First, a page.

Monday, June 13, 2005

This week, the American people will get a chance to see if their senators are prepared finally to go beyond mere rhetoric and actually do something consequential about a problem 90 percent of those polled in a recent survey now regard as “serious”: U.S. dependence upon imported oil.

The latest confirmation of the correctness of the public’s assessment comes in a paper issued by the newly reconstituted Committee on the Present Danger (CPD.) on the eve of Senate action on energy legislation. Its authors, former Reagan Secretary of State George Shultz and former Clinton Director of Central Intelligence James Woolsey, argue:

“The risks of petroleum dependency [are real], particularly the vulnerability of the petroleum infrastructure in the Middle East to terrorist attack … a single well-designed attack could send oil to well over $100 [per] barrel and devastate the world’s economy. That reality, among other risks, and the fact that our current transportation infrastructure is locked into oil, should be sufficient to convince any objective observer that oil dependence today creates serious and pressing dangers for the U.S. and other oil-importing nations.”

The CPD. paper ( is but the most recent, bipartisan effort to raise an alarm about the national security imperatives for reducing current U.S. oil demand principally to power its transportation sector (only about 2 percent of our electricity is generated from oil). Mr. Woolsey has been a prime mover as well behind two others — the Set America Free Coalition and the Energy Future Coalition — that have warned about the following:

• Many of the sources of imported oil are nations governed by regimes that are, at best, unstable and at worst actually hostile to this country.

• In a number of these nations, oil revenues are used to support terrorism, much of it directed against the United States, its allies and interests.

• Even if the supplier governments were friendly and their use of the proceeds not inimical to this country, there would be another problem Messrs. Shultz and Woolsey identified: Terrorists have learned the oil infrastructure — from pipelines to offload facilities to tankers to refineries — is highly susceptible to attack. They also now know the economic and strategic effects of such attacks extend far beyond their immediate environmental and other local impacts.

• Finally, Communist China and, to a lesser degree at the moment, India are becoming increasingly assertive competitors in the global energy markets. Especially if, as some believe — including lately several major oil companies — we are at or nearing “peak oil” (the point at which supply of at least the most valuable and most accessible oil begins declining), these competing demands will surely translate into higher energy costs for this country and perhaps even conflict.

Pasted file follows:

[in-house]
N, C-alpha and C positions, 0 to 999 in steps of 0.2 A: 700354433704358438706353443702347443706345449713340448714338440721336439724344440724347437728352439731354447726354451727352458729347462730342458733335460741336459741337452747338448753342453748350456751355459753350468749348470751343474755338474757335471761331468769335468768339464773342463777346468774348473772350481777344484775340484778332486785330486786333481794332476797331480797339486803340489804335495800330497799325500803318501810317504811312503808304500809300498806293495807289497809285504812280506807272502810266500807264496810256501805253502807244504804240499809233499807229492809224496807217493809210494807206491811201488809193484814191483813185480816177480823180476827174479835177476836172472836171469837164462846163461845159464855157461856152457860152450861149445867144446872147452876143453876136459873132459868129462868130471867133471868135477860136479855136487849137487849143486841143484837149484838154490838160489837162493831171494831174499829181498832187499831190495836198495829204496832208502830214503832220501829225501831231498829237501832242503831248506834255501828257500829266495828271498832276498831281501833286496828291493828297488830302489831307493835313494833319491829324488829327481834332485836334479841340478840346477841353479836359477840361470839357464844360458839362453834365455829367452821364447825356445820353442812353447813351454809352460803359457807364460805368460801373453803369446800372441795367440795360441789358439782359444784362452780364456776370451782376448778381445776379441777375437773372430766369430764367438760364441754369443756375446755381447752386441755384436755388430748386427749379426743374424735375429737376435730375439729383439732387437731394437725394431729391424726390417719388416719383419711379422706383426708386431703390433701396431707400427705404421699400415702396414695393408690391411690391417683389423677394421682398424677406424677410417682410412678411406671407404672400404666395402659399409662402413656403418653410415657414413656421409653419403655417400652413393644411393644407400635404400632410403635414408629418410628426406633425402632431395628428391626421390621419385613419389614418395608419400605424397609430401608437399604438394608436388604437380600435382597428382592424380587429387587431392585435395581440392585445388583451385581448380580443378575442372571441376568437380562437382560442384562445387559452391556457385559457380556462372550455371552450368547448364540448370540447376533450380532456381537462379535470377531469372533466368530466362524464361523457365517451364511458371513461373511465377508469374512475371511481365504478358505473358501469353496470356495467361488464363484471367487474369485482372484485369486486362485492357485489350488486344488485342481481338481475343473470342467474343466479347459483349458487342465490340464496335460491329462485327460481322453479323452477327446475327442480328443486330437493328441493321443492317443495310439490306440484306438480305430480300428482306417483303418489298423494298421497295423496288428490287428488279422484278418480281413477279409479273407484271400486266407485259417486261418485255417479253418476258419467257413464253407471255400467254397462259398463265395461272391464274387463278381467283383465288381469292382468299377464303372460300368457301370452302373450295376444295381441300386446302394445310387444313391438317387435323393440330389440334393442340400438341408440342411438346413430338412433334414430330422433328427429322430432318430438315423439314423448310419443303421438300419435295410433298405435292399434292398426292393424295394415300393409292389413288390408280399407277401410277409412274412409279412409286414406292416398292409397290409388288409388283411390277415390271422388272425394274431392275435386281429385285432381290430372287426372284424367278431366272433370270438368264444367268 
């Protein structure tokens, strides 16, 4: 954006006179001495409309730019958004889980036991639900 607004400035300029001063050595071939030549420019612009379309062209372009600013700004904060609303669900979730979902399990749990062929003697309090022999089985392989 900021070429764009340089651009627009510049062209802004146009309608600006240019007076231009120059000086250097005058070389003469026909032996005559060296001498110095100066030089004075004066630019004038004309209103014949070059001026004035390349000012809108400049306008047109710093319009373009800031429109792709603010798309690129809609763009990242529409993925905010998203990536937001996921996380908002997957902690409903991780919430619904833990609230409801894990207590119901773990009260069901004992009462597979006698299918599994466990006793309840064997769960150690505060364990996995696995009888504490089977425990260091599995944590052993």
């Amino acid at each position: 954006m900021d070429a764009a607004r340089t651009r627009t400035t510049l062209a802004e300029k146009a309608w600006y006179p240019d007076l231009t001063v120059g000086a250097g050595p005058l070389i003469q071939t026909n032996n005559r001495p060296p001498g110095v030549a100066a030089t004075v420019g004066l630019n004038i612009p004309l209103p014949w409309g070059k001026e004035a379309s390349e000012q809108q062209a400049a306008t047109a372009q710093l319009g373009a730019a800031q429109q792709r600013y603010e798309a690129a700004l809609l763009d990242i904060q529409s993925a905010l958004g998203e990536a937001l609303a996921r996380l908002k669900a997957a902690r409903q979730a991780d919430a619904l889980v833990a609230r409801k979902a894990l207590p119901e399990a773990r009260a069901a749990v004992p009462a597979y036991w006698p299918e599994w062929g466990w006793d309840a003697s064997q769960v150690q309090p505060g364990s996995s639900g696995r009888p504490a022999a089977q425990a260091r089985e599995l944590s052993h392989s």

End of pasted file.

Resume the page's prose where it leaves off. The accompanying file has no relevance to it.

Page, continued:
Under these circumstances, it is not enough to simply talk about the need to reduce U.S. consumption of oil and particularly that obtained from overseas. To be sure, there will be more posturing and empty rhetoric in evidence in the Senate this week. For example, the Democratic leadership will offer a “messaging” amendment requiring a reduction of about 40 percent in our projected oil imports by the year 2025.

This year’s energy legislation must do more. Specifically, it should incorporate concrete policy and programmatic initiatives that will enable the United States to wean its transportation sector from the present, irresponsible reliance on foreign oil.

Fortunately, a number of these initiatives were described in a blueprint released last fall ( and are currently being adapted by the Senate’s bipartisan Centrist Coalition as an amendment to the energy bill.

Among such initiatives are: incentives for auto manufacturers and suppliers so American factories can build vehicles that get better mileage (for instance, hybrids, advanced diesels and cars built with lightweight but super-strong composite materials); incentives to encourage demonstration and commercialization of hybrids whose batteries can be recharged via the electrical grid (“plug-in hybrids”); a public-private partnership program for cellulosic biomass designed to encourage the construction of biofuel demonstration facilities; a phased-in requirement that 50 percent of new cars be “flexible fuel” vehicles by 2012 — allowing Americans to have fuel choice and permitting alcohol-based fuels (ethanol and methanol) derived from various renewable sources to compete against each other.

Other provisions in the amendment would require labeling new tires so consumers can choose based on their efficiency, contributing to as much as a 3 percent reduction in fuel consumption, and electrification of truck stops. The latter would enable long-haul truckers to plug in to power their air conditioning systems, TVs, etc., rather than consuming vast quantities of diesel fuel — and causing unnecessary air pollution — idling their engines.

Combined with the various coalitions’ recommendations already in the House-passed version of the energy legislation and that approved by the Senate Energy Committee last month, these eminently sensible initiatives can make a difference.

Indeed, it seems obvious these are the sorts of steps the nation will be forced to take in the event the vulnerability represented by our oil dependency translates into a calamity. Clearly, it would be far preferable from every perspective — strategically, economically and politically — if our leaders can get them under way before that happens and, thereby, mitigate the consequences when, not if, it does.

Frank J. Gaffney Jr. is president of the Center for Security Policy and a columnist for The Washington Times.

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